1. ^ a b c d e f g h "El Dorado Viticultural Area" (27 CFR Part 9 [TD ATF-152; Re: Notice No. 4391 Final Rule). Federal Register. 48 (199). Bureau of Alcohol, Tobacco and Firearms (ATF), Treasury: 46518–46520. October 18, 1983.Public Domain This article incorporates text from this source, which is in the public domain.
  2. ^ "Revision of the El Dorado Viticultural Area Boundary, California" (27 CFR Part 9 [TD ATF-254; Re: Notice No. 439 and 592] Final Rule). Federal Register. 52 (121). Bureau of Alcohol, Tobacco and Firearms (ATF), Treasury: 23650–23651. June 24, 1987.Public Domain This article incorporates text from this source, which is in the public domain.
  3. ^ a b c "Wine and Agriculture in El Dorado County". El Dorado County Historical Museum. County of El Dorado. August 1, 2008. Archived from the original on February 7, 2023. Retrieved February 22, 2024.
  4. ^ "El Dorado County, CA". National Association of Counties. County Government Center. Retrieved February 23, 2024.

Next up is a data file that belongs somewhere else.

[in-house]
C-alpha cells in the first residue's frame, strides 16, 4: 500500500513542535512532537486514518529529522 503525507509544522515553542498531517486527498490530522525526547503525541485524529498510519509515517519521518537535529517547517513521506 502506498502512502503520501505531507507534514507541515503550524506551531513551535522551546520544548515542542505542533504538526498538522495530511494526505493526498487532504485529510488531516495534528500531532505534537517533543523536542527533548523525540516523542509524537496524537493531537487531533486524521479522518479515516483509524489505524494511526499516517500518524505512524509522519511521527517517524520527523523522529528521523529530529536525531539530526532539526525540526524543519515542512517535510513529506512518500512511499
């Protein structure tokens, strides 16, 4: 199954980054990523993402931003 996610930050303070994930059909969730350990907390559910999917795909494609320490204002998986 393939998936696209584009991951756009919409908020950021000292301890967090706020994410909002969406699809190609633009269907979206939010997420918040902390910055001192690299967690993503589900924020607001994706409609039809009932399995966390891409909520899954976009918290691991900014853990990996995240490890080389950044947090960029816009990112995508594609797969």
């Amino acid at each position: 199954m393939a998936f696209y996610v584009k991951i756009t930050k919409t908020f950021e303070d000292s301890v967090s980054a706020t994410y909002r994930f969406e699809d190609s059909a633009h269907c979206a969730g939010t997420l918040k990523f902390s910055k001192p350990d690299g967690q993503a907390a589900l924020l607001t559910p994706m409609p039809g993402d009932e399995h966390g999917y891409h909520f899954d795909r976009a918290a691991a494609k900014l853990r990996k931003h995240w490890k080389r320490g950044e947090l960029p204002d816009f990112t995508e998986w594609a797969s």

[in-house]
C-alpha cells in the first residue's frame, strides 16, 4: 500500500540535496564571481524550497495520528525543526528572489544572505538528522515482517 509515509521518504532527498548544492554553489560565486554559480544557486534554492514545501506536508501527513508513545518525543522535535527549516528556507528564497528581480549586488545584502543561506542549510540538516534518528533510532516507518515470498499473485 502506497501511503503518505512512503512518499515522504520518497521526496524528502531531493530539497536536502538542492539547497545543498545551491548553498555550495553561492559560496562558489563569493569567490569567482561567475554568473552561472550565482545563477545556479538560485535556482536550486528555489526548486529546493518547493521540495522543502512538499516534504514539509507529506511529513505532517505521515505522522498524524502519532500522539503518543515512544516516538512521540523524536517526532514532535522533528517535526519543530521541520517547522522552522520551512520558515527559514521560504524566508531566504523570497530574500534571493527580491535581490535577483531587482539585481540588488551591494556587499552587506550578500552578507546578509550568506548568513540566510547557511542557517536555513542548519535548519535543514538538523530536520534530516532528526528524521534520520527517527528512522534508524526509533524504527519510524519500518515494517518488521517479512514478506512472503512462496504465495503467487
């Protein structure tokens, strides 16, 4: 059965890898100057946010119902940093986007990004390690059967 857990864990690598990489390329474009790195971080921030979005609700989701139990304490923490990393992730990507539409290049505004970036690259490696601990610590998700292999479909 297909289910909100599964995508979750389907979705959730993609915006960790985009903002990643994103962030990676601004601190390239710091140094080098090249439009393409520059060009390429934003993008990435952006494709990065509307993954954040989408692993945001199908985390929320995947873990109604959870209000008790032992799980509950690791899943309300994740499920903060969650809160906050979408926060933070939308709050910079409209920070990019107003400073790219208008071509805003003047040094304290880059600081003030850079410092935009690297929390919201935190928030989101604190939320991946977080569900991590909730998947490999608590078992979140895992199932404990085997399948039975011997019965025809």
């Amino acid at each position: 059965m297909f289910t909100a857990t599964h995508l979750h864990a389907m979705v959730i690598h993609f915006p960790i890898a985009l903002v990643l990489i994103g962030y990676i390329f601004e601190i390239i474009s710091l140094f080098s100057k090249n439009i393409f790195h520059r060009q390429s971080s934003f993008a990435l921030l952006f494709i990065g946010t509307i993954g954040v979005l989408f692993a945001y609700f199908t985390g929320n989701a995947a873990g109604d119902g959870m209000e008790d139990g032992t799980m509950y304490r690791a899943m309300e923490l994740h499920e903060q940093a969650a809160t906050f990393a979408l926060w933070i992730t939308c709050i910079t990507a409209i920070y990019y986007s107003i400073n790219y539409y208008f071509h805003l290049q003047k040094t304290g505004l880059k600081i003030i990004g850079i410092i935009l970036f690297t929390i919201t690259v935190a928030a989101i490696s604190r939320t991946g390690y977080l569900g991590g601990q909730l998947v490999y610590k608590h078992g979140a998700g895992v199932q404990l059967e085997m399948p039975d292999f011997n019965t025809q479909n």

5. ^ a b "About". El Dorado Wines. 2024.
  6. ^ a b c d "El Dorado (AVA): Appellation Profile". Appellation America. 2024. Retrieved January 4, 2008.
  7. ^ "All Available Grapes". El Dorado Grapes. El Dorado Wine Grape Growers Association. Retrieved February 21, 2024.
  8. ^ "Sierra Foothills Viticultural Area" (27 CFR Part 9 [T.D. ATF-261; Notice No. 632] Final Rule). Federal Register. 52 (222). Bureau of Alcohol, Tobacco and Firearms (ATF), Treasury: 44103–44106. November 18, 1987.Public Domain This article incorporates text from this source, which is in the public domain.
  9. ^ "Brief History of El Dorado County". El Dorado County GenWeb. August 1, 2008. Archived from the original on April 1, 2013. Retrieved March 23, 2016.
  10. ^ a b Ness, Laura (May 28, 2015). "El Dorado: An AVA's Search for The Holy Grail of Identity By". The Wine Industry Advisor. Archived from the original on September 25, 2022. Retrieved February 23, 2024.
  11. ^ "There's gold in the El Dorado Hills" (Episode 9 BONUS). Decanted Wine Podcast. Archived from the original on December 7, 2023. Retrieved January 12, 2021.
  12. ^ El Dorado Wine Association (January 15, 2015). "El Dorado County terroir and grapes are a perfect pairing". Mountain Democrat.
  13. ^ "2019 El Dorado County, Wine Grape Survey" (PDF). El Dorado County.
  14. ^ Boone, Virginie (March 5, 2012). "The Sierras' Rhône Warriors". Wine Enthusiast. Archived from the original on September 22, 2021. Retrieved January 10, 2021.
  15. ^ "Explore Wineries". El Dorado Wines. 2024. Retrieved February 21, 2024.

External links[edit]

38°46′47″N 120°53′33″W / 38.77970050°N 120.89239231°W / 38.77970050; -120.89239231